One day an owl happened to be passing while Verdi was mixing and matching the flower petals. As he slowed his flight to see what she was up to, the tip of his wing crossed her peripheral vision. Without knowing what he was, before her head had swung around to follow his flight, she ensnared him in a web of golden trills. The beautiful notes, tough as spider silk bound his wings together and he tumbled out of the air. SPLAT!  Down, down down he fell, onto the turtle’s back.

The owl shook himself and stood up. His huge yellow eyes raked the mermaid’s sullen face and weedy locks.

“Caught me fair and square,” he muttered. “Well! You may have the requisite three wishes. They come with the standard warning and no guarantees. Be careful what you wish for.”

“I want to fly.”

“Easy enough; hop on. I’ll take you for a spin myself.”

“No! I want to do it myself.”

‘You haven’t any wings,” observed the owl craftily.

“Well then I wish for wings!”

“You wish for wings and the ability to use them in flight. Correct?”

“Yes.”

“That’s two,” screeched the owl, but the mermaid did not care.”

Her wings stuck out on either side of her body, just below her arms. She gave them a lazy flap and felt the air beneath her catch and take hold lifting and carrying as if she were a piece of thistledown. The view was all she hoped it would be. There on the very tip of the horizon she caught the glint of a palm leave rustling in the breeze. The owl flew alongside her. Normally he wouldn’t bother with a wisher, except for the actual granting, but something about Verdi made him curious to see what would happen next.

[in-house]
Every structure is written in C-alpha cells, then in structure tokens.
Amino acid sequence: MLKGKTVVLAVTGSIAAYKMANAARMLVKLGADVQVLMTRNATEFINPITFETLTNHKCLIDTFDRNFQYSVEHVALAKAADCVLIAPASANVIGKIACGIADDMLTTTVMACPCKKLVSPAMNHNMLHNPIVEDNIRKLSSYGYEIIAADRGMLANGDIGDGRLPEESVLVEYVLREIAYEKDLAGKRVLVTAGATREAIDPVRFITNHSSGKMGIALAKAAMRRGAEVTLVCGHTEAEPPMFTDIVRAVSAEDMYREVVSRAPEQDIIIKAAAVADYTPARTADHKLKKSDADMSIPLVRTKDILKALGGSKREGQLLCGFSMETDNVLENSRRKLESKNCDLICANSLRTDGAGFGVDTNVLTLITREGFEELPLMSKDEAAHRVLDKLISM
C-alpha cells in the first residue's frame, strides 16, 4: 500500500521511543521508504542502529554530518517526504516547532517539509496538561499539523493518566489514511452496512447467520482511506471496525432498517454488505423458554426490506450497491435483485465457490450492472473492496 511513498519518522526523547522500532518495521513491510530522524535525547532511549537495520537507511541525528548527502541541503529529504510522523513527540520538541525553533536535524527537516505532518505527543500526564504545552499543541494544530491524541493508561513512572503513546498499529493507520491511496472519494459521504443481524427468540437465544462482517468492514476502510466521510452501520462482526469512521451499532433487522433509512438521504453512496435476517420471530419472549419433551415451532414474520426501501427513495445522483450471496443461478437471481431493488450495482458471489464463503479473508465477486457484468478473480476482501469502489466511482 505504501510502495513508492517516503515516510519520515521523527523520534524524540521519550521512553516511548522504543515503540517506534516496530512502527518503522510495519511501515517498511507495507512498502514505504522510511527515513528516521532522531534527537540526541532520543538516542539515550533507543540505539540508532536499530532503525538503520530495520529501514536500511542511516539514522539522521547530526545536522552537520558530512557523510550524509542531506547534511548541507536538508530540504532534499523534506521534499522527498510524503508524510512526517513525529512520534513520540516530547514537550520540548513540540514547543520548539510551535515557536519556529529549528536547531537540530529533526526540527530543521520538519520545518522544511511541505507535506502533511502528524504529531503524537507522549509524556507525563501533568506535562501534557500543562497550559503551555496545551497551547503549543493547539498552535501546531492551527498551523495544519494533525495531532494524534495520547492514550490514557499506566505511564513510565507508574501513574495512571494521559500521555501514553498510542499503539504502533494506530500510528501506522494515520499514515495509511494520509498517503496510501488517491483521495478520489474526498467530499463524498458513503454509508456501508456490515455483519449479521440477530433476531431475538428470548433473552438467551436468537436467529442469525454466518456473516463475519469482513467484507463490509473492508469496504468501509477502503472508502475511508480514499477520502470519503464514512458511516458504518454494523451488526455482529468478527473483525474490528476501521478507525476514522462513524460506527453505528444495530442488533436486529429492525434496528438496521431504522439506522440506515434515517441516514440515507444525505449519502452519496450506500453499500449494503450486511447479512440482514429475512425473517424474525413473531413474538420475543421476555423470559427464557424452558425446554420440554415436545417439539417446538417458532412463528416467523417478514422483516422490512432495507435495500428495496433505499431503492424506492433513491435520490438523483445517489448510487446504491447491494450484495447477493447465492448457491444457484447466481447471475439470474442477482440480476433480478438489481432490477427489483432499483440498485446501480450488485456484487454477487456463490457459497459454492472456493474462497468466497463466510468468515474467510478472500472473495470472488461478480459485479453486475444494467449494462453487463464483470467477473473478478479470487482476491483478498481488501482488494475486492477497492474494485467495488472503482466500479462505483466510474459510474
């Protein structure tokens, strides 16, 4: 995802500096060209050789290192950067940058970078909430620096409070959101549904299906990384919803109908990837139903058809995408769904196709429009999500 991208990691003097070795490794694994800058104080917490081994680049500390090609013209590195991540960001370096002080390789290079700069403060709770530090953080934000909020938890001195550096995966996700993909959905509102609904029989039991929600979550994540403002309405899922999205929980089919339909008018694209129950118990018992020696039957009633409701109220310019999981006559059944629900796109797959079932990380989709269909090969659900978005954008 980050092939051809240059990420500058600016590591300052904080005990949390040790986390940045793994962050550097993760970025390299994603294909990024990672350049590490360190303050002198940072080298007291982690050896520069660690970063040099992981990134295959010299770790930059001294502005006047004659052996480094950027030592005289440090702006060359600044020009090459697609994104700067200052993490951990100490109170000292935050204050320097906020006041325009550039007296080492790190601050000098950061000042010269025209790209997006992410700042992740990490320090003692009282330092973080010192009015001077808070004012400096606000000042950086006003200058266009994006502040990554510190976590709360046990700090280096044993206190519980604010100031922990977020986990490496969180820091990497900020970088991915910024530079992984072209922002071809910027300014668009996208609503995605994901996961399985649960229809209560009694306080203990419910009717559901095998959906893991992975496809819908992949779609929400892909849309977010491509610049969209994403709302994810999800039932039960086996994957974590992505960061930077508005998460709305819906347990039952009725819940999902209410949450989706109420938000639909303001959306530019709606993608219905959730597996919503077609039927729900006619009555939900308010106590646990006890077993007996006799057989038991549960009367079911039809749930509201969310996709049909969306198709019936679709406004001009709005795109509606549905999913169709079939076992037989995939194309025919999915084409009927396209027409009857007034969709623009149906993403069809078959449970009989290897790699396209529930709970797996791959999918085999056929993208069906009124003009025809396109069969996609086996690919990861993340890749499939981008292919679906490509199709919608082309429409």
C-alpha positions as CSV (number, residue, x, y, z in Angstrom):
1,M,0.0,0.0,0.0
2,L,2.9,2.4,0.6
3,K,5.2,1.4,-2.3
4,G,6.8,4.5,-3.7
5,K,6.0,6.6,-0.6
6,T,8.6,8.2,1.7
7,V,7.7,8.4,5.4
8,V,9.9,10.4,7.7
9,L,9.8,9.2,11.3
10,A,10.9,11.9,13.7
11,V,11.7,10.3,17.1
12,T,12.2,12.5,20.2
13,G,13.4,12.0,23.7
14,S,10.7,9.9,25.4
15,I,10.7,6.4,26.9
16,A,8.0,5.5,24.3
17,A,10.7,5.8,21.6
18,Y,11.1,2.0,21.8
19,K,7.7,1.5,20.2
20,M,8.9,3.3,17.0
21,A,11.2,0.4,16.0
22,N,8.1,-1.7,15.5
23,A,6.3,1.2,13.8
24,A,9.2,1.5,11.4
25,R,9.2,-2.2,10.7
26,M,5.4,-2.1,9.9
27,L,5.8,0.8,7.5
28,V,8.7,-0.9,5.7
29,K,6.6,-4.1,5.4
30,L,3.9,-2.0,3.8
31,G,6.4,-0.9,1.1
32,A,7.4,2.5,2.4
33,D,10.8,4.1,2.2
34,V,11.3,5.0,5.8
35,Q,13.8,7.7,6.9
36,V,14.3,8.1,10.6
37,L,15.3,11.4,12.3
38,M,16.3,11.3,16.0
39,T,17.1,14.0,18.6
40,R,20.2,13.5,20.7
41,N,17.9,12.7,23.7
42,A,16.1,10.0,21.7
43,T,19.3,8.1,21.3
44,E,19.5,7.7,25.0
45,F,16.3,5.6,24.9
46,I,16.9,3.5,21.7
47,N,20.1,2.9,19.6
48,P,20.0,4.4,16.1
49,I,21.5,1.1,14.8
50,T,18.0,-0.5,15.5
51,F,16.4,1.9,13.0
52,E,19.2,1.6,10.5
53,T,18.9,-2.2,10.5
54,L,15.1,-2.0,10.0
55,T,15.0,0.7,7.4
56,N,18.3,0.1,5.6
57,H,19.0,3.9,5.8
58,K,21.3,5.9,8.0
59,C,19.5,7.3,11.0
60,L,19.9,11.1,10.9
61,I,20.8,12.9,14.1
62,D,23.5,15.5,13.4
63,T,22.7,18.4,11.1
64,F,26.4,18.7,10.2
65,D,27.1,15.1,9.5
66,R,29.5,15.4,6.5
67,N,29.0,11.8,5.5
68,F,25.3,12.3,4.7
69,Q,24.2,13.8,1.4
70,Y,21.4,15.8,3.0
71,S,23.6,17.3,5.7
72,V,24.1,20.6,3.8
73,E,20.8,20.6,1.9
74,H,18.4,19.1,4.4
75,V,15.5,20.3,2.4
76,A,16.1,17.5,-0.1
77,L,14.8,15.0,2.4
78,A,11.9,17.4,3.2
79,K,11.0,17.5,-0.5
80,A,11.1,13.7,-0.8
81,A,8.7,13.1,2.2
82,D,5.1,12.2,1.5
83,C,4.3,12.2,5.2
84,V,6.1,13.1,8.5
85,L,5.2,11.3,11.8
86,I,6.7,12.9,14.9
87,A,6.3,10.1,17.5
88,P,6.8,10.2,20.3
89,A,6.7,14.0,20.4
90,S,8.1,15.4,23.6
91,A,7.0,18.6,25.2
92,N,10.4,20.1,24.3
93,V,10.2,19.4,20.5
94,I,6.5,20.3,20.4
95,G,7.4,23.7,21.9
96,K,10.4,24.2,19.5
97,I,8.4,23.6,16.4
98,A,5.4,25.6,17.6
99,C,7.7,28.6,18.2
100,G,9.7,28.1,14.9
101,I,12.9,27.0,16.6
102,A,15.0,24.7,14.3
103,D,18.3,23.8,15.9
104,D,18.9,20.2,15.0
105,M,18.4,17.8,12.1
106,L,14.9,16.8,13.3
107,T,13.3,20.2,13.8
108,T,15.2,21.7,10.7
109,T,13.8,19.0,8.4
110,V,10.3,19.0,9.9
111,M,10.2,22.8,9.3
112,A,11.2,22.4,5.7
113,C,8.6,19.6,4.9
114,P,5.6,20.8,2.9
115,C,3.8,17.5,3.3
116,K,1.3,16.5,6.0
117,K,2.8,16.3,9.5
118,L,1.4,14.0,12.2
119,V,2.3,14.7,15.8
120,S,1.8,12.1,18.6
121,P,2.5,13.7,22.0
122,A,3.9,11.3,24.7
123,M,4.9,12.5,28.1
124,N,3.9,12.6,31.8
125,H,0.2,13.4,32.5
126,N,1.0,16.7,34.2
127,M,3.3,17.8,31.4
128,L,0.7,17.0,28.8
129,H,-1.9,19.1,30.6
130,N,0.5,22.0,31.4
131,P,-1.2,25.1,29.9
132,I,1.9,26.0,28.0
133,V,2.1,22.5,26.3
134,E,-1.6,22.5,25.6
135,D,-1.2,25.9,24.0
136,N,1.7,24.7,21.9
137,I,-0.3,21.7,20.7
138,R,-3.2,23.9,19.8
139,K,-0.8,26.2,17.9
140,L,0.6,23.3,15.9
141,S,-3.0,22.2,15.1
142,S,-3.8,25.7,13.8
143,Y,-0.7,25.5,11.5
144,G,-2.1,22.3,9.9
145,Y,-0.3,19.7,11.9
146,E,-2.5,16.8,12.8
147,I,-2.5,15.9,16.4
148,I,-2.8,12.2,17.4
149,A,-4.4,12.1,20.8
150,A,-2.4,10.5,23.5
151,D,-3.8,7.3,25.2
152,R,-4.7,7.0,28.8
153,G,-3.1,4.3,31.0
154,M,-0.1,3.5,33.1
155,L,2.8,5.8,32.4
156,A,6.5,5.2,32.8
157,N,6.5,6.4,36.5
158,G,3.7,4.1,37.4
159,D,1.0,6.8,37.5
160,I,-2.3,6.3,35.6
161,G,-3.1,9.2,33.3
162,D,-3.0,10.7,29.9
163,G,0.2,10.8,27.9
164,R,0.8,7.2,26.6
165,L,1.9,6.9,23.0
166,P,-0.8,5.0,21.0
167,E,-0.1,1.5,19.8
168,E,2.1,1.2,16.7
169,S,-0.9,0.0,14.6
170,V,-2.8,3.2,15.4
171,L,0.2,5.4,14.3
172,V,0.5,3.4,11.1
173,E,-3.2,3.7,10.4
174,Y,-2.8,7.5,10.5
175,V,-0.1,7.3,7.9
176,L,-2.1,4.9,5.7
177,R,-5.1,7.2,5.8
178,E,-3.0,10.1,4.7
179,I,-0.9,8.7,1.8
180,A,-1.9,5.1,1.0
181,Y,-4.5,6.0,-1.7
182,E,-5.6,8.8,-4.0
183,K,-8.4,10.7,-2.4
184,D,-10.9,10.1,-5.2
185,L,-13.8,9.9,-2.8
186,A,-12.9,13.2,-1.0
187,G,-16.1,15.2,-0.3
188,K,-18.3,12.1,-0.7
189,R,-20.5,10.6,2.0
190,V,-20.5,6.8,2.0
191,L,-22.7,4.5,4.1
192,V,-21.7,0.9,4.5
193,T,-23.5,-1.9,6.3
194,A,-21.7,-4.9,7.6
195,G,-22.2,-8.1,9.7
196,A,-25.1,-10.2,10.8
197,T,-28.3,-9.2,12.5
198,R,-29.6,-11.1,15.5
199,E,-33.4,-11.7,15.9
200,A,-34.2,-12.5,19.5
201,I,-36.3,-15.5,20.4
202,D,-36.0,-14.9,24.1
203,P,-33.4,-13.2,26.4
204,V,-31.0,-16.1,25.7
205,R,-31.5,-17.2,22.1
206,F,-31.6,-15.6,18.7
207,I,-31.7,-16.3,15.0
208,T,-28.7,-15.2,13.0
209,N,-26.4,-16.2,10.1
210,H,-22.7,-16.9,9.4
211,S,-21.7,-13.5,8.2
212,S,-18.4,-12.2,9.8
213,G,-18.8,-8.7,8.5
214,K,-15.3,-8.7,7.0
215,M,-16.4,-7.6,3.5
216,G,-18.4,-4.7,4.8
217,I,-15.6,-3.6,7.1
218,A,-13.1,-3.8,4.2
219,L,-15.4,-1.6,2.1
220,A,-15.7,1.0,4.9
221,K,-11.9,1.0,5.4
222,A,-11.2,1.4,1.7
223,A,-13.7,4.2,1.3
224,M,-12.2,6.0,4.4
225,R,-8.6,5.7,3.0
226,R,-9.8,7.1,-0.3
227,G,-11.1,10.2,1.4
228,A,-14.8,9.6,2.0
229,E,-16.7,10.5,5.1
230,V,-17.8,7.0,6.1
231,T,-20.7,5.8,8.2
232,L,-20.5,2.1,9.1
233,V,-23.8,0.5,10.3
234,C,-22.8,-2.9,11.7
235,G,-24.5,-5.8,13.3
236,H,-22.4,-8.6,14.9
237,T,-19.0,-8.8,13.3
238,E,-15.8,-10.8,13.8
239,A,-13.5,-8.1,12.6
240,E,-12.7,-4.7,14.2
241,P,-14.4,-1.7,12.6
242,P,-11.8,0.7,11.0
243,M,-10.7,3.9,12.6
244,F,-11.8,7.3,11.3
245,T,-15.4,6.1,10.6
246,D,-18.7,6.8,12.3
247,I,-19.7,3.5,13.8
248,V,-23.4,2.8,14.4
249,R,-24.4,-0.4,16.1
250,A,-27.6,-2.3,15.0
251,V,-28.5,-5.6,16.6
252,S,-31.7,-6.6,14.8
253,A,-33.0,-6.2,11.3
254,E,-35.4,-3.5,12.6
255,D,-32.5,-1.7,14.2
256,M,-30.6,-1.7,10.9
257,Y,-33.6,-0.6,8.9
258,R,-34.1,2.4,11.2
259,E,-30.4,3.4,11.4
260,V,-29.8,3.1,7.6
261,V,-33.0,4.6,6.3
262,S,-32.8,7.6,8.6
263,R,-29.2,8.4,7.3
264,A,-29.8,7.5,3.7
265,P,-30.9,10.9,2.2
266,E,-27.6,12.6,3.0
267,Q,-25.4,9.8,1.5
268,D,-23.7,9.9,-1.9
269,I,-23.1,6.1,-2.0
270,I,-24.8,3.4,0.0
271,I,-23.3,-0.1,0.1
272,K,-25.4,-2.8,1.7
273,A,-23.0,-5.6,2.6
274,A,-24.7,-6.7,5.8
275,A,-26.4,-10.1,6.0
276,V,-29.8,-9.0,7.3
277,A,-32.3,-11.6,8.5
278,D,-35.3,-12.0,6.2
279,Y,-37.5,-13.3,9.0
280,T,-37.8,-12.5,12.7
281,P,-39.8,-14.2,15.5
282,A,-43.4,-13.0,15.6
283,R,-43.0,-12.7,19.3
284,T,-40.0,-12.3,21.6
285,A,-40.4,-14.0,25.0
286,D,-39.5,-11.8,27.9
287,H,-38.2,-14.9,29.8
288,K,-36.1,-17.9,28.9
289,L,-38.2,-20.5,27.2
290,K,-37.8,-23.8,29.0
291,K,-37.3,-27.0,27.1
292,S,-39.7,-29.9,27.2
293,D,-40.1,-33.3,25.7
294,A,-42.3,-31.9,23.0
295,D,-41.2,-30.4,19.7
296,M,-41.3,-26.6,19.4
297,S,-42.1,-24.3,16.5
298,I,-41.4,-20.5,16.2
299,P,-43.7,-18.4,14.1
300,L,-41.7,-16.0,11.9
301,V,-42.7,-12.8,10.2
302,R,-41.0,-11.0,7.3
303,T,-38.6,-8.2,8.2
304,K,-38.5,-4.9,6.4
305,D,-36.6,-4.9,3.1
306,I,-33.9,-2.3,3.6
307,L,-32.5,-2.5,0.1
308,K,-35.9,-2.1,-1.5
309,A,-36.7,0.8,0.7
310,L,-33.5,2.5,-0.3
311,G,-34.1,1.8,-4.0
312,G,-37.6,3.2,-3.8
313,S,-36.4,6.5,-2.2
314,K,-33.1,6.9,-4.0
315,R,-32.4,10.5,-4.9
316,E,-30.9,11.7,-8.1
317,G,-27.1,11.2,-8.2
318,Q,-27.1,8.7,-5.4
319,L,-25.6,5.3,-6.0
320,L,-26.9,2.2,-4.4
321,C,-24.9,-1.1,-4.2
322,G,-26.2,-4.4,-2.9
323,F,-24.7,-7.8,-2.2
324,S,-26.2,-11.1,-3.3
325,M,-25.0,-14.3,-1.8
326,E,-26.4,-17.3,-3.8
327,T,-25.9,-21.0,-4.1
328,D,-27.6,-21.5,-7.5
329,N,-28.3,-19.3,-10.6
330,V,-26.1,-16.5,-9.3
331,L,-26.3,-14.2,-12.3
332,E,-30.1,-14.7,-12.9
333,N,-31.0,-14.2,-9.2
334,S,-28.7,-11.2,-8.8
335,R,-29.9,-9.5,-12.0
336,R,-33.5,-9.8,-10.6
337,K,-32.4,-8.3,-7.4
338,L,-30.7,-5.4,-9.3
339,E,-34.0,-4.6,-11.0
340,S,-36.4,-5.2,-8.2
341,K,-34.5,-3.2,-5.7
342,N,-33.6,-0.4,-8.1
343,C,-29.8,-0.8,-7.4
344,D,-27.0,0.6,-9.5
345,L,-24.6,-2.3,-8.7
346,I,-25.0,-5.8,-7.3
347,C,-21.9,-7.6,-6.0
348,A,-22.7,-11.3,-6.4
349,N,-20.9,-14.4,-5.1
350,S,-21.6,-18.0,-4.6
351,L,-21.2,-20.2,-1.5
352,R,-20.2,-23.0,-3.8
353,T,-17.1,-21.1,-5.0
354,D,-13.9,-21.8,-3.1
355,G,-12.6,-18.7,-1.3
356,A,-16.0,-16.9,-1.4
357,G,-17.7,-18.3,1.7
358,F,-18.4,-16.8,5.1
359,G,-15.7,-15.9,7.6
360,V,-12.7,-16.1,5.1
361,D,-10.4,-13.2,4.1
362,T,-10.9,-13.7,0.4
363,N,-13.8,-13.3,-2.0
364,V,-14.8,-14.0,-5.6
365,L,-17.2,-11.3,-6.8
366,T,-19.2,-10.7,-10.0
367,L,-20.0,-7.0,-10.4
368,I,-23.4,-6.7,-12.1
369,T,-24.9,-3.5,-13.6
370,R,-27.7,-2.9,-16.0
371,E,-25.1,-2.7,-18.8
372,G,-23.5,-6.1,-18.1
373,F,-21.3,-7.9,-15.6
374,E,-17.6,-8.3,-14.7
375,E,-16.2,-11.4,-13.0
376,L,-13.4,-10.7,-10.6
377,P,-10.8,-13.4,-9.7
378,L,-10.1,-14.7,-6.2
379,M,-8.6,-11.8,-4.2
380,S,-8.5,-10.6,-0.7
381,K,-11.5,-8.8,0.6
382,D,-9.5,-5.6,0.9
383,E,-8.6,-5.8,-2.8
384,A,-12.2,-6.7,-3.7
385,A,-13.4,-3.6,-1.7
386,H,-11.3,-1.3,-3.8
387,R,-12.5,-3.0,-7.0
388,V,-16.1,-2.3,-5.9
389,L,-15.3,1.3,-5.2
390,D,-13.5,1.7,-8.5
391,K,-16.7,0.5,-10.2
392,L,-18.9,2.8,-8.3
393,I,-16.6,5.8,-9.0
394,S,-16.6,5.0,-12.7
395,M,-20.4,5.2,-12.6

Land was all she had hoped for – the sights, the sounds, the smells and textures. How different everything looked when it was dry! Not quite as rich and shiny as when wet, but the variety more than made up for it. She flew and flew, soaring, diving, gliding and indulging in acrobatics until suddenly, far from the sea, hunger pangs sent tremors through her new wings and she realized how tired she was.

“How do I land?” she demanded.

“Is it your wish to land?” asked the owl casually?

Ye … er no, not just yet. Uh, how do you land?”

“On my feet,” smirked the owl.

The mermaid flapped her tail. They were flying over a thick patch of forest.

“What if I asked for legs? But then what would would I  eat? How long  till I learn to walk?”

Her stomach rumbled, interrupting the string of increasingly panic-stricken thoughts.

“I wish I had…” She clamped her teeth down hard on the tip of her little green tongue and winced.

Your wish is my command,” he murmured sweetly.

Her purple eyes stare fiercely into his yellow ones.  They refused to blink

“Take me home,” she ordered wearily.

In the blink of an eye, she was floating, once again, beside the patient sea turtle. The owl had disappeared, but the wings still hung by her sides so water-logged she was never again able to launch up into the sky, no matter how she practiced.  Nevertheless, Verdi loved her wings; liked the distinction they bestowed.  To her delight she discovered they worked well underwater, propelling her forward more swiftly than she’d ever swum.  She soon became a hunter and explorer of renown, traveling all the seven seas and finding wonders in their depths to equal anything on land.  Occasionally, she thought of the owl and sent a song winging his way.  But nothing ever came of it because, from that day forth, he steered clear of ladies with tails.